Global Boeing 737 Max Fleet Update
March 14, 2019
The FAA has issued a statement saying it "is ordering the temporary grounding of Boeing 737 Max aircraft operated by US airlines or in US territory. The agency made this decision as a result of the data gathering process and new evidence collected at the site and analysed today."
"This evidence, together with newly refined satellite data available to FAA this morning, led to this decision," the FAA adds. "The grounding will remain in effect pending further investigation, including examination of information from the aircraft’s flight data recorders and cockpit voice recorders."

This comes after Canada's Transport Minister, Marc Garneau issued its own grounding.
"I am issuing a safety notice. This safety notice restricts commercial passenger flights [by] any operator of Boeing 737 Max 8 or 9, whether domestic or foreign, from arriving, departing or overflying Canadian airspace,"

In a statement, Chicago-based Boeing says: "Boeing continues to have full confidence in the safety of the 737 Max. However, after consultation with the US Federal Aviation Administration, the US National Transportation Safety Board and aviation authorities and its customers around the world, Boeing has determined – out of an abundance of caution and in order to reassure the flying public of the aircraft’s safety – to recommend to the FAA the temporary suspension of operations of the entire global fleet of 371 737 Max aircraft."

Latest News on the global Boeing 737 Max fleet.
March 13, 2019
UK civil aviation regulators have ordered a temporary suspension of Boeing 737 Max operations in the country.
The Civil Aviation Authority explains that it does not have “sufficient information” from the investigation into the Ethiopian Airlines Max 8 crash on 10 March.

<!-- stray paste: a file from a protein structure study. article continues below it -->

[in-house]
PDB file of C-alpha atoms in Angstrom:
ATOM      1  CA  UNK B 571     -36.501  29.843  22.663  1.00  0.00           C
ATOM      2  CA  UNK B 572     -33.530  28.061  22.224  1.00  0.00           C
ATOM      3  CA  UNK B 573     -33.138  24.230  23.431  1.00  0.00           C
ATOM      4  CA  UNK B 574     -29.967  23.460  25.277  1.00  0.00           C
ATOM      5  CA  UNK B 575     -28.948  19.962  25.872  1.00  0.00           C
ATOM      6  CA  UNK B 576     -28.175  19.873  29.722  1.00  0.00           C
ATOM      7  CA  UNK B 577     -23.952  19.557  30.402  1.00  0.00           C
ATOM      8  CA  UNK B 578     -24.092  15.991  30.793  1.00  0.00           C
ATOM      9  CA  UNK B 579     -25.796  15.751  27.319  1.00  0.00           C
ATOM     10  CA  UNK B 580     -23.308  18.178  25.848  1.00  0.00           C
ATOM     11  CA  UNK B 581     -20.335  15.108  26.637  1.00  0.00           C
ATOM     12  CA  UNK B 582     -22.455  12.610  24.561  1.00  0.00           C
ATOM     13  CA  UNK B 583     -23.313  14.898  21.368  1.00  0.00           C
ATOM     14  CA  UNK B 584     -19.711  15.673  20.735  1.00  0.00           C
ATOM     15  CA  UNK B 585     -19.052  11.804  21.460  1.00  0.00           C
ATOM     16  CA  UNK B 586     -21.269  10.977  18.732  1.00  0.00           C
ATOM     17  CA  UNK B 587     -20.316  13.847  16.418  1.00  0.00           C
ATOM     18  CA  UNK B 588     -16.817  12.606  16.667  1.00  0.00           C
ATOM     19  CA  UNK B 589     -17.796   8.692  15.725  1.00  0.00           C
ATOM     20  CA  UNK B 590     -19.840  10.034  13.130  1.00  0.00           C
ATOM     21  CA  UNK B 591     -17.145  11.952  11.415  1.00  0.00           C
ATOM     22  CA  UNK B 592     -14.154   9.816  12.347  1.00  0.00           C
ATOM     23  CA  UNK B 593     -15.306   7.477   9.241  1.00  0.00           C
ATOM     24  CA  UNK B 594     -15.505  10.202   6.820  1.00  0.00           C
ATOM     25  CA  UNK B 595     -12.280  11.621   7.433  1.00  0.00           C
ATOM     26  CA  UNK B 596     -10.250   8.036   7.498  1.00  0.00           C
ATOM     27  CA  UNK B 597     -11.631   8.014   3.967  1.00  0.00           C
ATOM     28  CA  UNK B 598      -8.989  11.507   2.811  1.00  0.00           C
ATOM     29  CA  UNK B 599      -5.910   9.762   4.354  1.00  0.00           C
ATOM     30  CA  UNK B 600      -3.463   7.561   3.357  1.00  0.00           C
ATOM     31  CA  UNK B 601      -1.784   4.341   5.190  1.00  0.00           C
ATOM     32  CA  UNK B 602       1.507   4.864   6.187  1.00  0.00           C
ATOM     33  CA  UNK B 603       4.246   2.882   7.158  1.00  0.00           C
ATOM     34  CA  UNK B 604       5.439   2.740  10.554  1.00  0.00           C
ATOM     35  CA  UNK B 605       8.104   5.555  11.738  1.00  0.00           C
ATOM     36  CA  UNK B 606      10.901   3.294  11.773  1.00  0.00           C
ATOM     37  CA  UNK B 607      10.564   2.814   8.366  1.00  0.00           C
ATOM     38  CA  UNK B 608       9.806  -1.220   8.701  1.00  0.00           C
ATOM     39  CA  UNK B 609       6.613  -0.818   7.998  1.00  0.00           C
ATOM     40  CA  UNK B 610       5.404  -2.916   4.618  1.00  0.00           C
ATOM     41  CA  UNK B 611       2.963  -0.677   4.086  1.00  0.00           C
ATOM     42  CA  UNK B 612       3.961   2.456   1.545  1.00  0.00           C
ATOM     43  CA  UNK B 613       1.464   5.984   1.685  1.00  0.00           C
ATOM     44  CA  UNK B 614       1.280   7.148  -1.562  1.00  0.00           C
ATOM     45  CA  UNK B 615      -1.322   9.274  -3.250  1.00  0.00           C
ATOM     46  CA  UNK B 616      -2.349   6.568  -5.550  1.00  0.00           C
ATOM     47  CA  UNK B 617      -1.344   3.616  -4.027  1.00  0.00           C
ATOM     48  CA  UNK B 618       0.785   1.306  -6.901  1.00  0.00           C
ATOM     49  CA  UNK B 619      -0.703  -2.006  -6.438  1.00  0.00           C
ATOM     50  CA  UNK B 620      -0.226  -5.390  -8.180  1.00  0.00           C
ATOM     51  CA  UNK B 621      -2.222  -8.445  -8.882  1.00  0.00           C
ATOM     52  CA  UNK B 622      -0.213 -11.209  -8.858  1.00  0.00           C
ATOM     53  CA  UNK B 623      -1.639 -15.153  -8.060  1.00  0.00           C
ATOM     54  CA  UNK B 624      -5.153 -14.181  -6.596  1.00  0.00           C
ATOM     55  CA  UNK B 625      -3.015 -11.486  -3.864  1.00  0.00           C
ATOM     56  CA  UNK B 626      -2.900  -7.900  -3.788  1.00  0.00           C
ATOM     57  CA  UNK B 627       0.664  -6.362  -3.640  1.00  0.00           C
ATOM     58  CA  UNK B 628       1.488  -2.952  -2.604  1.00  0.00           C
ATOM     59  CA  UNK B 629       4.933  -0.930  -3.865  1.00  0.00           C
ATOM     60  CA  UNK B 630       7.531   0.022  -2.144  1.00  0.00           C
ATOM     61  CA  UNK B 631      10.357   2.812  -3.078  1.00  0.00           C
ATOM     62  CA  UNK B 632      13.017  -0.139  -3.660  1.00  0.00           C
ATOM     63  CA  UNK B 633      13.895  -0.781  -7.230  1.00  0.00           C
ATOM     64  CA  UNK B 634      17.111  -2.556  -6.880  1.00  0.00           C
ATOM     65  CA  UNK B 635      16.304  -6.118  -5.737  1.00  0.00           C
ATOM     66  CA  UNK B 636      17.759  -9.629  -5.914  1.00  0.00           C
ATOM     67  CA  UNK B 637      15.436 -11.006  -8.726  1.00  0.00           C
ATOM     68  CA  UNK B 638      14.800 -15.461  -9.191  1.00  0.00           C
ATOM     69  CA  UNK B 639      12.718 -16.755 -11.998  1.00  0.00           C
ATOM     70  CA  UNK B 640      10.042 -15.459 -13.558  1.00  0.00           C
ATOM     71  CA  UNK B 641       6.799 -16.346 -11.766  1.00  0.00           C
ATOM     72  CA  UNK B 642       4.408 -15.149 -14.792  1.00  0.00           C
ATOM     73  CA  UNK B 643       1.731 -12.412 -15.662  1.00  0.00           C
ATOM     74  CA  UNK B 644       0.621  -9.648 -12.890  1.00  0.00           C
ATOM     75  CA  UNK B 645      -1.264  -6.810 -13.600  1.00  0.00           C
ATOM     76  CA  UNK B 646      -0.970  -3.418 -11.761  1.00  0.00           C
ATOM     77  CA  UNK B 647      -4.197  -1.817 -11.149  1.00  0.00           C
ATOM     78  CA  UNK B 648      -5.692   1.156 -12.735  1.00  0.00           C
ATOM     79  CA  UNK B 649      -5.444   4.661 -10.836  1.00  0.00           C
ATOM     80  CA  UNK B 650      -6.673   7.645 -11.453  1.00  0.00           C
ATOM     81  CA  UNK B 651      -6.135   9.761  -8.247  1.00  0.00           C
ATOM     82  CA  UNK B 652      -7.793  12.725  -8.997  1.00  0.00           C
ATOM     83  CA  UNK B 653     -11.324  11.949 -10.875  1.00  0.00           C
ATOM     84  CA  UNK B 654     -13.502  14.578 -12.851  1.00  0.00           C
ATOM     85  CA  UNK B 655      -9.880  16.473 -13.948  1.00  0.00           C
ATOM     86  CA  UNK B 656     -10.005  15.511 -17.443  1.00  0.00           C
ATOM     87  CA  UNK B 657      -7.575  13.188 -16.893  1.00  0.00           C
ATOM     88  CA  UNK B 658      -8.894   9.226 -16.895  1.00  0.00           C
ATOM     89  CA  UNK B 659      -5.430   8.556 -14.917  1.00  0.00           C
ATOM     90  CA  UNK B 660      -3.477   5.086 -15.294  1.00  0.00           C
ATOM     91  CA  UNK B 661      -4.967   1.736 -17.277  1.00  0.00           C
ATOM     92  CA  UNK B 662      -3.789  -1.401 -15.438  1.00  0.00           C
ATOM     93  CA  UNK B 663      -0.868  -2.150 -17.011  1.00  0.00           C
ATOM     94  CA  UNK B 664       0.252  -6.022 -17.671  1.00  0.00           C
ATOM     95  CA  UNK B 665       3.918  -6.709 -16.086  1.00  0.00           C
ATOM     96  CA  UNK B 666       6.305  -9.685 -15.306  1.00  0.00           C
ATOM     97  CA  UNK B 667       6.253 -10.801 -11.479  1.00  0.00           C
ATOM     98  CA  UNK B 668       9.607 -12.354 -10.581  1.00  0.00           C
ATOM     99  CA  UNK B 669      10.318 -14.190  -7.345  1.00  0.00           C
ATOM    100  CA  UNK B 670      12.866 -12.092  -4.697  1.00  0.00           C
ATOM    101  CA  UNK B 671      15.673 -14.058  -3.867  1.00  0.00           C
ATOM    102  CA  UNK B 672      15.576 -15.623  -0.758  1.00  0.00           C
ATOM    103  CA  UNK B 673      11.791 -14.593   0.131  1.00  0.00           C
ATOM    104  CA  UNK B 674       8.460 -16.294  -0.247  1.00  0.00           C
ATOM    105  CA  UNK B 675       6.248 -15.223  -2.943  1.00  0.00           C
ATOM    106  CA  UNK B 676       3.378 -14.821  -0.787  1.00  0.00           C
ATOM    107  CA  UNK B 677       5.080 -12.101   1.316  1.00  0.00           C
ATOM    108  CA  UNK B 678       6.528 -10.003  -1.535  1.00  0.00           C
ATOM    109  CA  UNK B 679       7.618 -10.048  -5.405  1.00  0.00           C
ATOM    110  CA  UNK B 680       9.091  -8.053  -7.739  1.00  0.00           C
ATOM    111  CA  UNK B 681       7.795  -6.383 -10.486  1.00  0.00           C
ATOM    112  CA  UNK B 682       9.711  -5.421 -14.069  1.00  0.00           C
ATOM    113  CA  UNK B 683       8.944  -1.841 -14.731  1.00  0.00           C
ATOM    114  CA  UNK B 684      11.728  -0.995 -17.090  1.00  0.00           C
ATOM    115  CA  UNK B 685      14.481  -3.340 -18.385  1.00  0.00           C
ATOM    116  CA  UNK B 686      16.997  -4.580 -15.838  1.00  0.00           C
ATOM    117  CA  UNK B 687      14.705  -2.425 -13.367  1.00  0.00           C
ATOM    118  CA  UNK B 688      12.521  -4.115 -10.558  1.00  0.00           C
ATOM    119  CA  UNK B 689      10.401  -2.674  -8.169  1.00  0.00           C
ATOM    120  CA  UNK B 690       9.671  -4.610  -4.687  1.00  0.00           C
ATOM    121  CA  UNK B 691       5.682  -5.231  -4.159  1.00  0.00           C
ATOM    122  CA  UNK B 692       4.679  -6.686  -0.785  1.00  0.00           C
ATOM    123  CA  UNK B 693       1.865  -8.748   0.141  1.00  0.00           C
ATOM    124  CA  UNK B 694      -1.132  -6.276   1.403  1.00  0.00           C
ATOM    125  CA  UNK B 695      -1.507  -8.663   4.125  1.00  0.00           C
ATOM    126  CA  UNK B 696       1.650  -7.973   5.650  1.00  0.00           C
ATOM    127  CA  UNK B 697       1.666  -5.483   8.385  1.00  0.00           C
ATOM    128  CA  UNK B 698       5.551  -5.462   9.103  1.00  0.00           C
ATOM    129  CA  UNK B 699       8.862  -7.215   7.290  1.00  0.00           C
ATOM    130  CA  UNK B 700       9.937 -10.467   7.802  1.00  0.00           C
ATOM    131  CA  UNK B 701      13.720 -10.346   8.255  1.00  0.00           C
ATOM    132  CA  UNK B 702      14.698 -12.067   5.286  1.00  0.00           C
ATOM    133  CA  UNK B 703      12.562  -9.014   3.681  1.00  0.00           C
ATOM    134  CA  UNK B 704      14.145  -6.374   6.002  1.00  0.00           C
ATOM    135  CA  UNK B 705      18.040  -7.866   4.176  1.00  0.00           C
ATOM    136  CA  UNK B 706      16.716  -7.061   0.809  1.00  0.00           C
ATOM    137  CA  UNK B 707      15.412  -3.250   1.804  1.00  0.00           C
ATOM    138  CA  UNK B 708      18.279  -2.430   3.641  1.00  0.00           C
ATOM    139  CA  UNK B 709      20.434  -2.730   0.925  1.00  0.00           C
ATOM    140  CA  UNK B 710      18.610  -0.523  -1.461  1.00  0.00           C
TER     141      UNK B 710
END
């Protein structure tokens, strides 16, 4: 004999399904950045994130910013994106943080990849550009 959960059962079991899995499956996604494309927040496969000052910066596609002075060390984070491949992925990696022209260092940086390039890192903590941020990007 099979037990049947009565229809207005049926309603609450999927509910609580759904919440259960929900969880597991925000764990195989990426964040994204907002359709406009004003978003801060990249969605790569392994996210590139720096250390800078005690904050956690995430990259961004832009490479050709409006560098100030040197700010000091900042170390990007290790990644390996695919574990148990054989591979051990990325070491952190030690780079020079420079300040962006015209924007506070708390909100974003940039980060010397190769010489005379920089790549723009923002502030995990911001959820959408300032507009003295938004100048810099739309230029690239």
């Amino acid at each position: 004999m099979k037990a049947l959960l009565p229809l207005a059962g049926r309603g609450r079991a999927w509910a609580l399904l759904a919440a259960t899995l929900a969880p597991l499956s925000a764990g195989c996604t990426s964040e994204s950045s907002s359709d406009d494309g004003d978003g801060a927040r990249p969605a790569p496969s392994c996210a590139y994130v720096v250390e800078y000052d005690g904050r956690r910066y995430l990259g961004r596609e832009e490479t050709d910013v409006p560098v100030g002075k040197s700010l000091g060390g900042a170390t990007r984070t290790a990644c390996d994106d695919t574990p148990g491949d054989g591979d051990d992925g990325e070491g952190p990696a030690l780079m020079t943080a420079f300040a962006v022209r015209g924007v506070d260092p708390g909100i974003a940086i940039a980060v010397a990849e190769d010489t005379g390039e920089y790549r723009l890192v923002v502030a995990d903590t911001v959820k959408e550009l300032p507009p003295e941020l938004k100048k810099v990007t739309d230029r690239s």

Europe’s safety regulator (EASA) has ordered a suspension of operations of the Boeing 737 Max 8 and Max 9.

India and New Zealand have become the latest countries in Asia Pacific to ban the operation of the Boeing 737 Max over safety concerns.

The US Federal Aviation Administration (FAA) reiterates it has seen "no basis" to order a grounding of the Boeing 737 Max, as the USA remains the prominent outlier among a handful of countries that have not suspended operations with the aircraft.

Alongside the FAA, a small number of countries with 737 Max operators have yet to order a grounding of the aircraft, including Canada, Panama, Russia and Thailand.

Boeing 737 Max fleet status update.
March 12, 2019
Following the crash of two Boeing MAX 8 aircraft less than 5 months apart, just over 30 % of the global fleet has been grounded.

This affects 140 aircraft from 24 operators who have either voluntarily or being ordered by their local civil aviation authorities to do so.

The Singaporean regulator is suspending operation of all variants of the Max into and out of Singapore from 14:00 local time on 12 March.

The US Federal Aviation Administration has meanwhile said that it has not received enough evidence to warrant an order to ground the US fleet of Max aircraft.
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